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The NPS 50th Anniversary [1955-1966]

1955 - 1966:
Mission 66 sign at Grand Teton National Park, 1960s
Mission 66:

"The year 1966 will mark the Golden Anniversary of the National Park Service. In an effort to solve, by that time, the difficult problem of protecting the scenic and historic areas of the National Park System from over-use and, at the same time, of providing optimum opportunity for public enjoyment of the parks, I have initiated a project which we are calling MISSION 66."

- NPS Director Conrad Wirth, 1955

Photo: Mission 66 sign at Grand Teton National Park, 1960s

Hikers in Yosemite National Park, 1950s
Reinvesting the assets of the NPS:

The war years took their toll on the parks despite the efforts of Director Drury and Secretary Ickes. Tight budgets left the NPS unable to adequately maintain facilities. With the return of peace and the subsequent increase in travel due to affordability of automobiles, the parks' problems became painfully evident. Visitation skyrocketed. While attendance was less than seven million in 1943, that number grew dramatically over the next decade, surpassing 33 million in 1950 and 50 million in 1955. In the meantime, the NPS budget remained stagnant. In terms of man-years of employment, the field staff was even smaller in 1955 than it was before the war. Campsites, roads, and employee housing were in dire need of maintenance, and visitors complained about overcrowding, scarce lodging, and little information on-site about all aspects of the parks. A 1955 Reader's Digest article actually warned potential park visitors that their trips were "likely to be fraught with discomfort, disappointment, even danger."

Photo: Hikers in Yosemite National Park, 1950s

Highways in Miami, FL
The Interstate Highway Act:

In 1956, at the height of the Cold War, Congress passed the Interstate Highway Act, approving the creation of a 41,000-mile highway system to improve military mobility. These new roads meant that travel and, consequently, park visitation were sure to increase still more. That same year, NPS Director Conrad Wirth responded to the park system's decline with an ambitious 10-year program dubbed Mission 66. Under this program, Wirth proposed upgrading facilities in time for the NPS's 50th anniversary in 1966. Both Congress and the president approved of the idea and ultimately spent over a billion dollars on the program, bringing improvements such as staff increases, new housing for employees, and staff development. Some described Wirth's initiative as a "renaissance."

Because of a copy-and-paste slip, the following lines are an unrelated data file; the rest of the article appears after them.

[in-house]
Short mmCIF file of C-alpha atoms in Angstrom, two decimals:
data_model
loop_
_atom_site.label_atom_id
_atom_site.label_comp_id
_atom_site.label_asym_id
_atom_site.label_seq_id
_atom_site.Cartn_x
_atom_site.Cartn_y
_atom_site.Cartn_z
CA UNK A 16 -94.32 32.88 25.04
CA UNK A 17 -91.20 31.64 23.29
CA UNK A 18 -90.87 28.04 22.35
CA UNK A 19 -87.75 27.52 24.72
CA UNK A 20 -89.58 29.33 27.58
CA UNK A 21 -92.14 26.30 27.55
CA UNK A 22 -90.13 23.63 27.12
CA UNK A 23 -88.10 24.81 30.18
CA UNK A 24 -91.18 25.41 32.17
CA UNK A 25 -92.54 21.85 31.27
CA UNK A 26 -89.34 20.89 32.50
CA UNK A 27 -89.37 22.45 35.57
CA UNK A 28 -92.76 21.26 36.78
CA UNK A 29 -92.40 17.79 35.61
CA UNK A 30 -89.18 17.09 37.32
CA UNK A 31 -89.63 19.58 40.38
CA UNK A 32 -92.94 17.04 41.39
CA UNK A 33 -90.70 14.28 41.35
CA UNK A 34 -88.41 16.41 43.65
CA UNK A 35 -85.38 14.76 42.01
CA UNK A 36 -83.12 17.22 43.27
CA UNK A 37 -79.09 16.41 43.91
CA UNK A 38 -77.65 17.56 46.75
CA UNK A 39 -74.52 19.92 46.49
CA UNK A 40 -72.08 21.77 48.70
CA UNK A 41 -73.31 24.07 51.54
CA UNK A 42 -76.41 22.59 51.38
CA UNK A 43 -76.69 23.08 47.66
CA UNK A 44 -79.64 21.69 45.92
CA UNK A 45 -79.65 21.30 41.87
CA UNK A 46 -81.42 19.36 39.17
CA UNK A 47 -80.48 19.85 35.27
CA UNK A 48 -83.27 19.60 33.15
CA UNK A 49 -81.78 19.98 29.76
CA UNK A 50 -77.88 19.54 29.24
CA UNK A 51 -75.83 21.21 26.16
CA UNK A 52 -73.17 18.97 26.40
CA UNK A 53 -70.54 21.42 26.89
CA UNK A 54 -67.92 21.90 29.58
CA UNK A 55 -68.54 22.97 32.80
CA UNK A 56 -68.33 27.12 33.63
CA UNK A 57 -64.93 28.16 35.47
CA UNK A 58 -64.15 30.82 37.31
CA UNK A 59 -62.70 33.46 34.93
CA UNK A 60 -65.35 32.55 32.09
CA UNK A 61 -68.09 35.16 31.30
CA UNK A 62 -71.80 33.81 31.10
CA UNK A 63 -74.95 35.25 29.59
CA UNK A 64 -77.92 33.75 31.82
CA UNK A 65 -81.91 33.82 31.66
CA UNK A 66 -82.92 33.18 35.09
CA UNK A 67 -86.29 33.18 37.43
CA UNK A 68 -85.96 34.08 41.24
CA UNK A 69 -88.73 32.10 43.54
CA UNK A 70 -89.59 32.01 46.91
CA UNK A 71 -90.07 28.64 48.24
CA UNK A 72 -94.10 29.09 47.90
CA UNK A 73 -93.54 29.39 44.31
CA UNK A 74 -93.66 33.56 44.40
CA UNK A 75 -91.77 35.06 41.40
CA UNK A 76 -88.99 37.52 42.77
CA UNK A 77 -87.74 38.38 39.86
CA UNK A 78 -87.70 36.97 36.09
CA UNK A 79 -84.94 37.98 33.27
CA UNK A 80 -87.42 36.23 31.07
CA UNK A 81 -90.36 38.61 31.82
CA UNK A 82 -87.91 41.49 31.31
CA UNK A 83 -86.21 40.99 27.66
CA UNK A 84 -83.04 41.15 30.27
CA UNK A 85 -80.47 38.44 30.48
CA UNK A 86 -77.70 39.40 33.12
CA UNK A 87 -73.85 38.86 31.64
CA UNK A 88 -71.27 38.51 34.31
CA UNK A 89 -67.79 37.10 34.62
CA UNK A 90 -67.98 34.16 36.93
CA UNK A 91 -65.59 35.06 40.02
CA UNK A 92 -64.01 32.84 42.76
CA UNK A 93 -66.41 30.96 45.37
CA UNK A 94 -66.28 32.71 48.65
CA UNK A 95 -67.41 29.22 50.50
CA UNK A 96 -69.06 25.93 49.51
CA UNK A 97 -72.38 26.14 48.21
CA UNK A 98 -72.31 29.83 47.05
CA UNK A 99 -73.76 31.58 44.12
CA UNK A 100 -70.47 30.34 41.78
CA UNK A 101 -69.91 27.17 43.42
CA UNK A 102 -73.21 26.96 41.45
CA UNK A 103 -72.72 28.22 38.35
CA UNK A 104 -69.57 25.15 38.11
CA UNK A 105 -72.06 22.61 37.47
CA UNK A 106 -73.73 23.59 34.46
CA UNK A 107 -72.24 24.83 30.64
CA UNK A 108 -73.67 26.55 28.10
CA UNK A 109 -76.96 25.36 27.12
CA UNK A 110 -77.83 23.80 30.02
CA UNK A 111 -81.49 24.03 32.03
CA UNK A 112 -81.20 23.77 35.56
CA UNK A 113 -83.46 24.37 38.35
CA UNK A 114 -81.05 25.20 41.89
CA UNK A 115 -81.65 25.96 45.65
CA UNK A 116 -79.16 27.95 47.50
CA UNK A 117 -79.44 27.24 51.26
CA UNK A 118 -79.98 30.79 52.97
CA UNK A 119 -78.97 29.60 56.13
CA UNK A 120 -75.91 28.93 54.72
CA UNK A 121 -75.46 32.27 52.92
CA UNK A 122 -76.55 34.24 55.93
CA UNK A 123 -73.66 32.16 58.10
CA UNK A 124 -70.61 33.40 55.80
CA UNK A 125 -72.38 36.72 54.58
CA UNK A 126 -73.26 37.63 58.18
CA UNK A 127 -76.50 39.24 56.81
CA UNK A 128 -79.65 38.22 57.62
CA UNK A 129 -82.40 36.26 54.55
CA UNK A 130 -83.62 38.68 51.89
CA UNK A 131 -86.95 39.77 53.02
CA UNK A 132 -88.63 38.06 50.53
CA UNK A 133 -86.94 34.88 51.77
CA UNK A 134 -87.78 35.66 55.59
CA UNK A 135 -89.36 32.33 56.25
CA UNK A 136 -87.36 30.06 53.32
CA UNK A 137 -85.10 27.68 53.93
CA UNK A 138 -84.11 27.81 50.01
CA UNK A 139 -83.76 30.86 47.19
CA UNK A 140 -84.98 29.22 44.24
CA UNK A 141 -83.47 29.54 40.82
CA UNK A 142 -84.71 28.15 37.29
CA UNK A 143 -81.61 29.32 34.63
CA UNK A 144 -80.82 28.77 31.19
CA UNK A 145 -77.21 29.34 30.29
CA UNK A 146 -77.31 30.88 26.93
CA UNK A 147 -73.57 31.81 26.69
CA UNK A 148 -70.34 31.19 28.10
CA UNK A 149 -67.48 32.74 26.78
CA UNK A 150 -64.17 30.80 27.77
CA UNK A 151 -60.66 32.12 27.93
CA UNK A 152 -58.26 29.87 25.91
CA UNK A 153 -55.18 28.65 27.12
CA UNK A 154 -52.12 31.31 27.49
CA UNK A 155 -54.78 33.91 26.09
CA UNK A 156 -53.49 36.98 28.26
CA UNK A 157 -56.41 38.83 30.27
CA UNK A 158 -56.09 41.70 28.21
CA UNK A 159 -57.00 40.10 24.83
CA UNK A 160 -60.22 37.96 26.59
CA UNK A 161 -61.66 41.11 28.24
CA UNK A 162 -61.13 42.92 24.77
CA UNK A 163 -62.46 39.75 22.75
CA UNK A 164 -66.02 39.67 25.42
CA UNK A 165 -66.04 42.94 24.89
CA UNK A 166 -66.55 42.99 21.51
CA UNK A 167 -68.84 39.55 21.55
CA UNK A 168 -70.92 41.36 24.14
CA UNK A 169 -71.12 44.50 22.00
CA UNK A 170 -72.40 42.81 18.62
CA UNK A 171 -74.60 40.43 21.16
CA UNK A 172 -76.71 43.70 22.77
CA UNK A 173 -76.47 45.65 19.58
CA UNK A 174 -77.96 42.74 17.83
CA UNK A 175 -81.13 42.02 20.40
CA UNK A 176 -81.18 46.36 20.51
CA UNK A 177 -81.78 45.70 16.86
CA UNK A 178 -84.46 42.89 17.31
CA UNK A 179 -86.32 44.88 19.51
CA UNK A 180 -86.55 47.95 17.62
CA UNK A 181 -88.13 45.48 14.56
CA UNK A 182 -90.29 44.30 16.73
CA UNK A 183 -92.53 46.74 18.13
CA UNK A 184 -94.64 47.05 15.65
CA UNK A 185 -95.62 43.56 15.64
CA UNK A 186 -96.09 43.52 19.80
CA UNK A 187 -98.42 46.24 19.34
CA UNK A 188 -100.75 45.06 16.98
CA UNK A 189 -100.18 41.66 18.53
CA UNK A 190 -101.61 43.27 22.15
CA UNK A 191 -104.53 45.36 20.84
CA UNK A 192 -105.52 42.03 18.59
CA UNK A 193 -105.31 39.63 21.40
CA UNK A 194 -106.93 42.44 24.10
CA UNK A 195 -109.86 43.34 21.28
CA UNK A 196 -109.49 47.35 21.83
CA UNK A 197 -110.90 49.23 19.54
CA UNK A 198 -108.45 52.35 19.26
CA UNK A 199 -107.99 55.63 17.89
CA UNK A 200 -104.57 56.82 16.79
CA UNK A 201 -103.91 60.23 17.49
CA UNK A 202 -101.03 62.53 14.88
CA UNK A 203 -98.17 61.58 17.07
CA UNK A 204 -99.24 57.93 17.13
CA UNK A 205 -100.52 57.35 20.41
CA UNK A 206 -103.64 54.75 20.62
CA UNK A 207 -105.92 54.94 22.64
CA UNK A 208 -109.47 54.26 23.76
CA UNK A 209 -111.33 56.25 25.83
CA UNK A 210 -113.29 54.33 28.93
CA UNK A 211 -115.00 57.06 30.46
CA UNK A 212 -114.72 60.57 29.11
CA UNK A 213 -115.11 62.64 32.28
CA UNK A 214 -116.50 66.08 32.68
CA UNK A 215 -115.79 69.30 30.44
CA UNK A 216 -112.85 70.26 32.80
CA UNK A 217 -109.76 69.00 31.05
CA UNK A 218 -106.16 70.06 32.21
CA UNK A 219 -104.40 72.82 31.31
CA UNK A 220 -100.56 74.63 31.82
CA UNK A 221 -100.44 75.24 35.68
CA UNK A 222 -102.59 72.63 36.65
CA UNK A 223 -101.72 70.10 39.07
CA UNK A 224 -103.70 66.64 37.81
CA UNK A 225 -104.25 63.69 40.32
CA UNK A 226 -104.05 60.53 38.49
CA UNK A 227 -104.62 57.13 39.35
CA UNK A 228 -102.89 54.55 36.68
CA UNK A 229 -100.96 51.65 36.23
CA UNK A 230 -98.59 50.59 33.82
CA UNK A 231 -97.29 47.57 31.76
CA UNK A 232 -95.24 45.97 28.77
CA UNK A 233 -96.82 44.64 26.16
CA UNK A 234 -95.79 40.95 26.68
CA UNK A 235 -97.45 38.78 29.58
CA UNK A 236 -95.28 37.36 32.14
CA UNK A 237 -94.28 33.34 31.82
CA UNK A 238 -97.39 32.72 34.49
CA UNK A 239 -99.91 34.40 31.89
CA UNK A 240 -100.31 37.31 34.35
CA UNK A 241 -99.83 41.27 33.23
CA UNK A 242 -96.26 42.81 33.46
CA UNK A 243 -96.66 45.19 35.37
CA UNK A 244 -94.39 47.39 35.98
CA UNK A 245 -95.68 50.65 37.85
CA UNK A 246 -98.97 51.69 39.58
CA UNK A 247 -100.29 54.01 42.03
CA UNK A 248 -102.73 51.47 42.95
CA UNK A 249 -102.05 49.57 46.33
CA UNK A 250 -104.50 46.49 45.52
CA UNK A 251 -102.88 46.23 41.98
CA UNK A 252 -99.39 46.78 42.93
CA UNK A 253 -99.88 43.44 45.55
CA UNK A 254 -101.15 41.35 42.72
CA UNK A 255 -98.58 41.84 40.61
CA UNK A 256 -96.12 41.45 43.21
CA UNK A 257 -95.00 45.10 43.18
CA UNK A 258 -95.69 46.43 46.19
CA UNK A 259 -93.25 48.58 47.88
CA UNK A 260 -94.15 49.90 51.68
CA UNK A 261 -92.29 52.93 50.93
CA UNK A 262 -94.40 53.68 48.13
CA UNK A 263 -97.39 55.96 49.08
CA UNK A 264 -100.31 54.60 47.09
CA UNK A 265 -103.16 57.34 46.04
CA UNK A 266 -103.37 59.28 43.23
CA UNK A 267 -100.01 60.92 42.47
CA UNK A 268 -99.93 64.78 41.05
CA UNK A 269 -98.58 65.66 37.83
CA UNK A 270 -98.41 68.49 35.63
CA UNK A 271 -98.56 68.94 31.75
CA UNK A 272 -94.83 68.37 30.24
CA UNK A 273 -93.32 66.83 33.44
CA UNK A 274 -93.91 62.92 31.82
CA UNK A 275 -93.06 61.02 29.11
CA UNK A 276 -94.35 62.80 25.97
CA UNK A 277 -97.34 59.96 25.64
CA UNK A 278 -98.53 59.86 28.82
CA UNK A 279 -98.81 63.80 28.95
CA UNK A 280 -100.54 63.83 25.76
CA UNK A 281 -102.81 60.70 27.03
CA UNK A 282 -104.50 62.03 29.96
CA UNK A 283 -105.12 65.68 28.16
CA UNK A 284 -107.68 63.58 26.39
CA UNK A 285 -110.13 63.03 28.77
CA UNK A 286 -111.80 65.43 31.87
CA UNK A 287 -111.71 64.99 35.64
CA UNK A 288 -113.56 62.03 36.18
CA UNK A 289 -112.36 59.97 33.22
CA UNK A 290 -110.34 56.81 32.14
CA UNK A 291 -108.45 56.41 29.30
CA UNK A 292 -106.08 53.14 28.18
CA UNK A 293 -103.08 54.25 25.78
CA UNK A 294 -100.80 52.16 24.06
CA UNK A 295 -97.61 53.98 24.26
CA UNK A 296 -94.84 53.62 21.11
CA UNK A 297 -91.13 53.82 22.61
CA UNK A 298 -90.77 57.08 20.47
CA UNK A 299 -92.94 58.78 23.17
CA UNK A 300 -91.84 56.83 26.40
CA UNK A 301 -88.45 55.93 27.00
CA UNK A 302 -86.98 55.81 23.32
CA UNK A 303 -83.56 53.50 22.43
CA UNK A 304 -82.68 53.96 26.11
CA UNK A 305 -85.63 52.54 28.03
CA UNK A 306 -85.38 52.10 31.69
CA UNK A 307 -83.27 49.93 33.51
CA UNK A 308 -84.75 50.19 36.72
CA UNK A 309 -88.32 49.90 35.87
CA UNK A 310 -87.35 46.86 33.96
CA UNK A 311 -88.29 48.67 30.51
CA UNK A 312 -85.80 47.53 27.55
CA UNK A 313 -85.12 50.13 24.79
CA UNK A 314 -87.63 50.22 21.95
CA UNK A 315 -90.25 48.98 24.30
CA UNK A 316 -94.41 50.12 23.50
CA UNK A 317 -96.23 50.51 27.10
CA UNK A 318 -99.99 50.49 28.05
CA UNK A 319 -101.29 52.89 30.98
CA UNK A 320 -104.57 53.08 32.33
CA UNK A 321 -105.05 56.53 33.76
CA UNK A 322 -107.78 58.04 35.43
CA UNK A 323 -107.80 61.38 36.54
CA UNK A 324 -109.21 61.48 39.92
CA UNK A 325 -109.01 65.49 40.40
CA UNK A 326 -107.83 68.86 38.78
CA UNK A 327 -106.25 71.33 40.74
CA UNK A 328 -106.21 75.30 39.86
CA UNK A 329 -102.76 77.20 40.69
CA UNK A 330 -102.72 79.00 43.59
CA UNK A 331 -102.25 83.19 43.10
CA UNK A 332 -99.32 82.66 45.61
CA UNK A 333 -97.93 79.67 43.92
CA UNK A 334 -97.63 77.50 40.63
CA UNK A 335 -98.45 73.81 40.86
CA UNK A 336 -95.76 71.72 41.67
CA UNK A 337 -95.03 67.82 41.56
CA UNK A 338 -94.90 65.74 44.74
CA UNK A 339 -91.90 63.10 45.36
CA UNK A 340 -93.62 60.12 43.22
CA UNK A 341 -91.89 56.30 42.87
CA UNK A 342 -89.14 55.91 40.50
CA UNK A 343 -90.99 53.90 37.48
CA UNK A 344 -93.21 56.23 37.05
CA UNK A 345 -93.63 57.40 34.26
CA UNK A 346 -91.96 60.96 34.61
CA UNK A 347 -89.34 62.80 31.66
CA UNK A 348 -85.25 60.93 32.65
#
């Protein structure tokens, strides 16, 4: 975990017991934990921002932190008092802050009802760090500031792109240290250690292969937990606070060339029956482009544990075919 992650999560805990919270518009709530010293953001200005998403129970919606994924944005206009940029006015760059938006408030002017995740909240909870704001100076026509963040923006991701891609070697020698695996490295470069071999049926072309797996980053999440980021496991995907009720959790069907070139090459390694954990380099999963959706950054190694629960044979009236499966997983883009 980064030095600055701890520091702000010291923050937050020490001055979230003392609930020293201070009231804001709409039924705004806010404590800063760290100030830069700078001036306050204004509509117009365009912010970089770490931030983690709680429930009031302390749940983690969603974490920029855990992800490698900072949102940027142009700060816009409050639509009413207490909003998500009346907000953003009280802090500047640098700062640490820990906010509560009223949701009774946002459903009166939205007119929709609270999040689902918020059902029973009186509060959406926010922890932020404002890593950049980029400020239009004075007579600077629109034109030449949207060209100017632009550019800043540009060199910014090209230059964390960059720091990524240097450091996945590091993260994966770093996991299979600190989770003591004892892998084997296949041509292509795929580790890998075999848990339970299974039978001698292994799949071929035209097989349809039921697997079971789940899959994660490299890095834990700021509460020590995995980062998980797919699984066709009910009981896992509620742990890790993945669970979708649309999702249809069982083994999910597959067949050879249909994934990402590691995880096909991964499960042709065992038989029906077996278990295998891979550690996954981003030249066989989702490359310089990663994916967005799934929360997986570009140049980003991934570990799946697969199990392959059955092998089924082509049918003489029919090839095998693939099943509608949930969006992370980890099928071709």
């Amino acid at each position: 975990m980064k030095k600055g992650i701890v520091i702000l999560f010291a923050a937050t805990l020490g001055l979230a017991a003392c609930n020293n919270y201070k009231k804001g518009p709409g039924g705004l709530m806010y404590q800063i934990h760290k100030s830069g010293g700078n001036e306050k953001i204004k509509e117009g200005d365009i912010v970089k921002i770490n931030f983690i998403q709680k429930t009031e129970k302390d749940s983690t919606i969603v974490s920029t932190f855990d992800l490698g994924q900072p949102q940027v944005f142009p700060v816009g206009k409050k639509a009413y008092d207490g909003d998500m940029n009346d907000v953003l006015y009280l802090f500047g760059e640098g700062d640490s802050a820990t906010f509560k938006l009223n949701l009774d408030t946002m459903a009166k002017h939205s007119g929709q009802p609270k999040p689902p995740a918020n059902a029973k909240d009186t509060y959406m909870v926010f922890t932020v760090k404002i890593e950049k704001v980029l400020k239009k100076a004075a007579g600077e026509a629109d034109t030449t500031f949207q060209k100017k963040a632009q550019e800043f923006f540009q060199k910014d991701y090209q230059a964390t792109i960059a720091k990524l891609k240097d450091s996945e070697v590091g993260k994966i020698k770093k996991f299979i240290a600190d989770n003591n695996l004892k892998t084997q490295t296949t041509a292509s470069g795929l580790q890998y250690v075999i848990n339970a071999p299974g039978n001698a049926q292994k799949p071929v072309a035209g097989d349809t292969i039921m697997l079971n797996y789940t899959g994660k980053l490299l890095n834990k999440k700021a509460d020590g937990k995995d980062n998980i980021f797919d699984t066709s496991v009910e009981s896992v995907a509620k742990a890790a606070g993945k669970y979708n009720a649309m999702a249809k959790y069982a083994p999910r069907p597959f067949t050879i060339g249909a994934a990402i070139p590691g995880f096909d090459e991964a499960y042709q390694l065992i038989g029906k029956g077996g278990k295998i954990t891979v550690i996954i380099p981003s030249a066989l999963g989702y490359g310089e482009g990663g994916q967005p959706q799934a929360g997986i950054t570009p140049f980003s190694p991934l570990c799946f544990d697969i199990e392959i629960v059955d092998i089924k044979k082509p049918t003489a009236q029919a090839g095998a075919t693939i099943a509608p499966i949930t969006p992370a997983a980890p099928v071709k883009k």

Photo: Highways in Miami, FL

A school class visiting the Frederick Douglass Home, 1970s

Mission 66 allowed the NPS to renew its focus on historic sites after they had been largely neglected during the war years. The NPS was able to continue its National Survey of Historic Sites and Buildings, which originated with the Historic Sites Act of 1935. As a result, many new historical parks were created during the Mission 66 program, including sites commemorating the homes of President Lincoln and Frederick Douglass.

Photo: A school class visiting the Frederick Douglass Home, 1970s.

An elevated highway in New York, 1974
Culture and the political climate:

The Interstate Highway Act paved the way to a more connected nation via 41,000 miles of freeways for civilian and military transportation. This connectivity did not happen overnight. It took decades for the system to be completed. On March 19, 1978, the New York Times ran an article detailing the many missing pieces of the interstate system yet to be completed in the Northeast. Titled "Interstate Highways are Still Unfinished," the article notes that some states, like New Jersey, had 75% of their roads complete, but they have "done so in bits and pieces; none of the roads have been completed according to original plans" (pE8). One of the major barriers to completing the projects was the location of the roads.

Photo: An elevated highway in New York, 1974



'Reflection' icon

What if there were no National Parks?
A study conducted by Michigan State University for the National Park Service showed that for 2011, there was $13 billion of direct spending by 279 million park visitors in communities within 60 miles of a national park. That visitor spending had a $30 billion impact on the entire U.S. economy and supported 252,000 jobs nationwide (source: